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The Nonprofit Newspaper?


Bill would allow companies to restructure, receive tax breaks.

US Senator Benjamin L. Cardin has a wicked sense of humor - and he's pushing a bad idea that would gut the First Amendment.

The Maryland Democrat is sponsoring a bill that would allow newspaper companies to restructure as nonprofits.

That's a laugh, given the declining fortunes of major publishers such as McClatchy (MNI) and Gannett (GCI). E.W. Scripps (SSP) closed the Rocky Mountain News. Hearst's Seattle Post-Intelligencer cut its print edition and now exists as a website. Hearst may close the San Francisco Chronicle if workers don't agree to drastic cuts. The Tribune Co., publisher of major papers such as the Chicago Tribune and Los Angeles Times, has filed for bankruptcy.

In the current environment, this passes for good news: Platinum Equity bought The San Diego Union-Tribune for an undisclosed sum. But the private equity firm may want the real estate more than the newspaper.

So give Cardin credit for a sense of the macabre.

His bill would allow newspaper companies to be run as nonprofits for educational purposes, giving them tax breaks and allowing them to operate much like public radio and TV.

Here's the kicker: Cardin's bill would graciously allow newspapers to cover the news, but would prohibit them from making political endorsements.

But who needs the First Amendment when you've got tax breaks? Those annoying editorial pages that routinely snipe at politicians would be silenced. Cardin has apparently failed to notice that newspaper endorsements don't carry much weight with voters - but never mind.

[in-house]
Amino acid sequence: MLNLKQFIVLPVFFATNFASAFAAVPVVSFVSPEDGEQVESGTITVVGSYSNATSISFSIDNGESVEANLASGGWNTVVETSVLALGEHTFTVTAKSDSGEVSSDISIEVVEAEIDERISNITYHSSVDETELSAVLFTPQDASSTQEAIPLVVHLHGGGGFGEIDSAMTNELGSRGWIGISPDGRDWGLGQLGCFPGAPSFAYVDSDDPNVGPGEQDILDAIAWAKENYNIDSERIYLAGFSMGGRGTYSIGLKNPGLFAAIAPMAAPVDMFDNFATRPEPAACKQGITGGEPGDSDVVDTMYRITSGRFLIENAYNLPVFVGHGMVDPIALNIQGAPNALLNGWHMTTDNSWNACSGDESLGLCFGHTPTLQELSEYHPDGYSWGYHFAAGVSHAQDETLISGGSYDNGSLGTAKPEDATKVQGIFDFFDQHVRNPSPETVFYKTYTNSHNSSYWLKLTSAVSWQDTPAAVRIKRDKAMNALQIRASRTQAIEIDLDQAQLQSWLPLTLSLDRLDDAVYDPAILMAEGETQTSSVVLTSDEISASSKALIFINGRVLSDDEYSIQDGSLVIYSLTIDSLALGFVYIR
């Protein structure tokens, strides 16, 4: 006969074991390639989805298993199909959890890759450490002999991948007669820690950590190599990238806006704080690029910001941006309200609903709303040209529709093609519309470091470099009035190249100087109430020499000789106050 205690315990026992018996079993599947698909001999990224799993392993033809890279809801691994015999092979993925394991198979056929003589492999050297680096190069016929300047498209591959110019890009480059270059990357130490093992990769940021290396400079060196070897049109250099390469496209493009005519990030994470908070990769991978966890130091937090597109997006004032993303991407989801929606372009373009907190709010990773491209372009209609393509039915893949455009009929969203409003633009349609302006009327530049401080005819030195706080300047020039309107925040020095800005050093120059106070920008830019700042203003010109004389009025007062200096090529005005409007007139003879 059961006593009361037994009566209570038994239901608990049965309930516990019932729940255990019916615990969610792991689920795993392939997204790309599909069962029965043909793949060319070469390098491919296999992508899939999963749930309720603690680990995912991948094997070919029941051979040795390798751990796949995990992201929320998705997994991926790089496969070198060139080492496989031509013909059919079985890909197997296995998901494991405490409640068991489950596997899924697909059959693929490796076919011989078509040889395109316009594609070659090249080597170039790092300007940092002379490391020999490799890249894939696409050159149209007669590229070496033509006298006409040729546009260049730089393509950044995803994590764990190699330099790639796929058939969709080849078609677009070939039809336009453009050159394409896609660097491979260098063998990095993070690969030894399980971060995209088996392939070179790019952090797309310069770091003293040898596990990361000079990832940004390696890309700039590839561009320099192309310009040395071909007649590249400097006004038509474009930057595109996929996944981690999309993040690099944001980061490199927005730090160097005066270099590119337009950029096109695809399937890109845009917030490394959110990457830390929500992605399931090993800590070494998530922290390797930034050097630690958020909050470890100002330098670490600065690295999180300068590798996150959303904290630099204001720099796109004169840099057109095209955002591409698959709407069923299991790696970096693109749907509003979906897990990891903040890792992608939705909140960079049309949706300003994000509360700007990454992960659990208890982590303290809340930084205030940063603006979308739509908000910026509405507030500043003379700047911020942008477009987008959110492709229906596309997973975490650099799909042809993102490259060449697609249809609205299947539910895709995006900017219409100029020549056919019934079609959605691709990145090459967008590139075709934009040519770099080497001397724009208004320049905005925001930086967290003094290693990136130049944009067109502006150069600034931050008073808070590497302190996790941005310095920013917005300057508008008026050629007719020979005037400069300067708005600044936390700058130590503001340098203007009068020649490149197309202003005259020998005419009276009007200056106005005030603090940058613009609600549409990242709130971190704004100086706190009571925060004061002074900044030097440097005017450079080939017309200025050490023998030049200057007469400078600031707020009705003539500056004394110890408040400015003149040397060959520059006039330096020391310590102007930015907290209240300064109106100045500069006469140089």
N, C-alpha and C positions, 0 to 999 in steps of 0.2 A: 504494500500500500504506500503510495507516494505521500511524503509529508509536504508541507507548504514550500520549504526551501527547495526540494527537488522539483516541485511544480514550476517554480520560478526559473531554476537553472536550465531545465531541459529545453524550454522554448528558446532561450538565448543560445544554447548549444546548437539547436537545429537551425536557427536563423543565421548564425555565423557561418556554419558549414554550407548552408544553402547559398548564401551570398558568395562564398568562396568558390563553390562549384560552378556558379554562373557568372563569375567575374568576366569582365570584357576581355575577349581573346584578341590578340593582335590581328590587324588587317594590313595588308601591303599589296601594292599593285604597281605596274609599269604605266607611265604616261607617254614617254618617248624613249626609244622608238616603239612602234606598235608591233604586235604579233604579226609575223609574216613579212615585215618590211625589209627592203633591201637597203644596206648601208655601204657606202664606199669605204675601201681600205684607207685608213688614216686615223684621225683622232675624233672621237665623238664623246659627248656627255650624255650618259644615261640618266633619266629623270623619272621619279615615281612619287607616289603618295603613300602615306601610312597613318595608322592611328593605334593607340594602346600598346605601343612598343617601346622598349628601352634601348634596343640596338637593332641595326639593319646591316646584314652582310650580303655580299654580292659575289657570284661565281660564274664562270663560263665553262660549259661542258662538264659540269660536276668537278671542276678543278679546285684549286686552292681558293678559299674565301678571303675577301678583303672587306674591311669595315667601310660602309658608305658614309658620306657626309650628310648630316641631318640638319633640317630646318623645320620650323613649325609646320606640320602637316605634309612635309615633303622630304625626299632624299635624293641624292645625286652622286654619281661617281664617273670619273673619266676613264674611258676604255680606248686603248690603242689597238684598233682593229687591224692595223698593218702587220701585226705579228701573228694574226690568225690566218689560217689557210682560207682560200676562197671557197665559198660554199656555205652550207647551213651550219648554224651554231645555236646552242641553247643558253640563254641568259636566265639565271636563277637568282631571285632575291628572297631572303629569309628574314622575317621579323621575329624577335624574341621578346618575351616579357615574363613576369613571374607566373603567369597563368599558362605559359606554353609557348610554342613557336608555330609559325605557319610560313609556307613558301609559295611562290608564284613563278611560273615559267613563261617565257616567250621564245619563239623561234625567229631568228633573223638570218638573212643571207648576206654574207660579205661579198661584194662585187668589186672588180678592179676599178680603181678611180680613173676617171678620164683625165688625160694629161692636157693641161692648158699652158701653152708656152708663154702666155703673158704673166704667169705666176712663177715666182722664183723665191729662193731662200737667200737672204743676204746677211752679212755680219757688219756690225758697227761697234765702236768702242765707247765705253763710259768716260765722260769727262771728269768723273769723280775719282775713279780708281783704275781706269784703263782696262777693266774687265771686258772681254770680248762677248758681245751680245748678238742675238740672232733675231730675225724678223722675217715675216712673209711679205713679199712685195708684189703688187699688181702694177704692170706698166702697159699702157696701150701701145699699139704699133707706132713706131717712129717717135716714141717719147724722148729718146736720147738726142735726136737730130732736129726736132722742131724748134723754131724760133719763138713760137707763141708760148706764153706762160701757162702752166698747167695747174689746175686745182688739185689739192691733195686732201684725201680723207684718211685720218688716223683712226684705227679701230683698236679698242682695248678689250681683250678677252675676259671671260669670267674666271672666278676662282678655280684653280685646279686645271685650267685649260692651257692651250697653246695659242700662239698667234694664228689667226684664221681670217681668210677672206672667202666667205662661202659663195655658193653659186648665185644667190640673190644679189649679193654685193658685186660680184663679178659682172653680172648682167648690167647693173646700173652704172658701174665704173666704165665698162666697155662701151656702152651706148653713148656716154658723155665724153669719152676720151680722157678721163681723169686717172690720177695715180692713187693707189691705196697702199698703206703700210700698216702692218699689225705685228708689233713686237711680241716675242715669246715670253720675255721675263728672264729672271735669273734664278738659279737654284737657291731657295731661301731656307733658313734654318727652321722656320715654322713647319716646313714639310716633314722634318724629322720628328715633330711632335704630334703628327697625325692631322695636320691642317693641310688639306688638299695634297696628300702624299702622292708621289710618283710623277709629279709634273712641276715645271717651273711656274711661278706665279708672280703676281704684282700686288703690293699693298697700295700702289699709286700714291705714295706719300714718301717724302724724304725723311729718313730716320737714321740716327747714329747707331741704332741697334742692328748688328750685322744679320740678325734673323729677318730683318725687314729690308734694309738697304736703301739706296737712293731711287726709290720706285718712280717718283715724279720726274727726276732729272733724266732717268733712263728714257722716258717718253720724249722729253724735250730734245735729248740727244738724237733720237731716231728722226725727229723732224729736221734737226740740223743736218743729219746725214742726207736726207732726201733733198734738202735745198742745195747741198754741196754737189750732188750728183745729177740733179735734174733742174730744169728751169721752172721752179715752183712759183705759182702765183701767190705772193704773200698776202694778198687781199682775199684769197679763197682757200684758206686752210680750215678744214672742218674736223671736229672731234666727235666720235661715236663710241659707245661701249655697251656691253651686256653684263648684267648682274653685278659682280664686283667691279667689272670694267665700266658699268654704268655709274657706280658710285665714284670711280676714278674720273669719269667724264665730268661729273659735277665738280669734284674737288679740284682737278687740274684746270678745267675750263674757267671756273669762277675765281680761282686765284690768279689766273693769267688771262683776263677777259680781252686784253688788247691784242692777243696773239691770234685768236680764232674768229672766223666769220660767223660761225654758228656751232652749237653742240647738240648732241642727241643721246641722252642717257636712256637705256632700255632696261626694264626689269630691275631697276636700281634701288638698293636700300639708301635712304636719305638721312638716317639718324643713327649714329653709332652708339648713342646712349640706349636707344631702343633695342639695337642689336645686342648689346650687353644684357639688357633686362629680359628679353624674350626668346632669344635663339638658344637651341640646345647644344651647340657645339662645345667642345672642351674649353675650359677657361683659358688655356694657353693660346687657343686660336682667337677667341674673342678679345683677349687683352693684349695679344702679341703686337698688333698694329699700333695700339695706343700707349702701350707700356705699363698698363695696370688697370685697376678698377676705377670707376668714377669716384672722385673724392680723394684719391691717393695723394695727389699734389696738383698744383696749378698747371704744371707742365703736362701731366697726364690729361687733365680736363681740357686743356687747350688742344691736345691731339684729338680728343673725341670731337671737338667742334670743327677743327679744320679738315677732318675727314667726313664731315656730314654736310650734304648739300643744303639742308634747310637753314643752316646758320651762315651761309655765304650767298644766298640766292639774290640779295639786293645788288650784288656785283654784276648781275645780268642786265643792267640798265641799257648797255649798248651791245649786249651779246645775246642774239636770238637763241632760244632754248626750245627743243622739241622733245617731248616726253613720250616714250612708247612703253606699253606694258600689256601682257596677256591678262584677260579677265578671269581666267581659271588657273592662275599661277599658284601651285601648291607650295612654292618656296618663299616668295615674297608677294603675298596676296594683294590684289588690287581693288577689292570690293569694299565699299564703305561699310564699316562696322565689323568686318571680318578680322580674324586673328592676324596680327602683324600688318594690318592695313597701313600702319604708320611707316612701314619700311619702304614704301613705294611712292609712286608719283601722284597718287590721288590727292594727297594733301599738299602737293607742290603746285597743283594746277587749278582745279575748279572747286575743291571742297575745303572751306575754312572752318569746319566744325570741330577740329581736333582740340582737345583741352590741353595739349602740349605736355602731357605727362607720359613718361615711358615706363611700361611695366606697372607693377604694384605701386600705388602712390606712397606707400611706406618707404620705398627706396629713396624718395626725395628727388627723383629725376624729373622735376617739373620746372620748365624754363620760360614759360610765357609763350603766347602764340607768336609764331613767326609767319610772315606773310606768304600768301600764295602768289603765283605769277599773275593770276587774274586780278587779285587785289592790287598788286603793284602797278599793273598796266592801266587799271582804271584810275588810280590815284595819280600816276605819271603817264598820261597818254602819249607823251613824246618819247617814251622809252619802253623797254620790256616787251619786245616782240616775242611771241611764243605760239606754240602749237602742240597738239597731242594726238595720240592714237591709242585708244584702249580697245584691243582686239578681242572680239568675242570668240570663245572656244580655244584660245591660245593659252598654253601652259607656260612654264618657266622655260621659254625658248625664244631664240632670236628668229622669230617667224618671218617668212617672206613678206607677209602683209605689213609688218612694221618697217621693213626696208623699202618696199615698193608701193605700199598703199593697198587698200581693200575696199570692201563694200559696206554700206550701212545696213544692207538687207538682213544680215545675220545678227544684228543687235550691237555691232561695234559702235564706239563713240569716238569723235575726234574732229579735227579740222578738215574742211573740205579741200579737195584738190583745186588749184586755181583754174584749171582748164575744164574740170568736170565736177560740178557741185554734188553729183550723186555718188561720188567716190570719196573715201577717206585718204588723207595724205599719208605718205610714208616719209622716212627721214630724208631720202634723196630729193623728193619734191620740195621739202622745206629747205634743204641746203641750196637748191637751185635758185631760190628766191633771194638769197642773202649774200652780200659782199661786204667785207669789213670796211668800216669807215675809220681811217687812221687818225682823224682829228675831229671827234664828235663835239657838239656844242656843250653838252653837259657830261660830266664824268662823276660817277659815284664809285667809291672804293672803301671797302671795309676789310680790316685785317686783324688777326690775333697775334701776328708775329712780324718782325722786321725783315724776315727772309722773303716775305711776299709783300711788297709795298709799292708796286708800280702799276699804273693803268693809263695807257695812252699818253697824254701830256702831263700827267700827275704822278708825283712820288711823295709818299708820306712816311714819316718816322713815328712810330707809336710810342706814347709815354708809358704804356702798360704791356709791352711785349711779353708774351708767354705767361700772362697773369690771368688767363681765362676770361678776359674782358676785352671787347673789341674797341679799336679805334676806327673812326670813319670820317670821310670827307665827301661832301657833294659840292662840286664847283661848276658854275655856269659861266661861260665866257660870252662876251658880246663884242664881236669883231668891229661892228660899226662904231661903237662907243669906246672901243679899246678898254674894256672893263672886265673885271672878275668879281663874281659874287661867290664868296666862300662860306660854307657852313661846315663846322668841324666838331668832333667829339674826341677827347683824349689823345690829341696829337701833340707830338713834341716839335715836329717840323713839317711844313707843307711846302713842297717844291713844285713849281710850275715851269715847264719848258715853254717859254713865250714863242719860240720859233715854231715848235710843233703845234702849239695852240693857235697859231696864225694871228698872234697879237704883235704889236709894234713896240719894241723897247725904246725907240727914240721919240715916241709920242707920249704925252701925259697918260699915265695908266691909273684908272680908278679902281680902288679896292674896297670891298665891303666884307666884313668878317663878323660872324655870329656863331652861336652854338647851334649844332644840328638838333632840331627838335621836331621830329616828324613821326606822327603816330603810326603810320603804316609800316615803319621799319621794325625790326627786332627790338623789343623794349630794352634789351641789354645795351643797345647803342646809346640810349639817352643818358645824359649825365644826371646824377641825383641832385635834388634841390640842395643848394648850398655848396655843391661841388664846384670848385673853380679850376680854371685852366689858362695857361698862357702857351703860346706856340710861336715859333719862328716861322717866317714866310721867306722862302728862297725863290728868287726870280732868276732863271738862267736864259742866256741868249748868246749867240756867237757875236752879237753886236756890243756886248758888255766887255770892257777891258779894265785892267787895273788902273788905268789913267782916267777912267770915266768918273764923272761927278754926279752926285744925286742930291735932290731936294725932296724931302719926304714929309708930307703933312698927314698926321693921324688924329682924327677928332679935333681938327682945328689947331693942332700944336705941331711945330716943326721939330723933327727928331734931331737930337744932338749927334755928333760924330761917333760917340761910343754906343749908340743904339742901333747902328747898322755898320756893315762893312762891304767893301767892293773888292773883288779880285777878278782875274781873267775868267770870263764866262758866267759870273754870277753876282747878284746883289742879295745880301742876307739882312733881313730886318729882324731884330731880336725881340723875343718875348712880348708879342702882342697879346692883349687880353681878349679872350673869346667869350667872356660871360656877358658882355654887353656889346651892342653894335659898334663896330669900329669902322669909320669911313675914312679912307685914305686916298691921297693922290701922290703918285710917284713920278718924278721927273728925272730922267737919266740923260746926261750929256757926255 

Cardin's bill would be a big step toward industrial policy, enabling the government -- not the market -- to determine winners and losers. That would value political connections over little things like a business plan and, ohhhh - public need.

Cardin's proposed deal might be sweet enough to entice some publishers because advertising and subscription revenue would be exempt from taxes, and any "contributions" to support news-gathering activities would be tax deductible. So much for newspapers being the guardian of truth, the public watchdog and all that blather, eh?

Another laugh: Cardin notes that Uncle Sam's tax revenue wouldn't take much of a hit because newspaper profits have plunged. File this under: You can't squeeze blood from a turnip.

Cardin says the bill is intended to save local newspapers, not their big-city brethren, owned by conglomerates that also operate radio and TV stations. Well, that's a relief.

But if the idea is to preserve a diversity of editorial voices, Cardin's bill has it exactly backward; the Cowflop Gazette and other local poopsheets aren't read outside their small circulation area. It's the major papers that break news and keep an eye on, well, government. Can anyone imagine Watergate without The Washington Post (WPO)?

Cardin's bill hasn't attracted any co-sponsors, and with luck, it will go nowhere. But it won't be for lack of effort from Cardin.

"We are losing our newspaper industry," he told Reuters.

Sad, but true.

But where was Cardin when the buggy-whip industry needed him?
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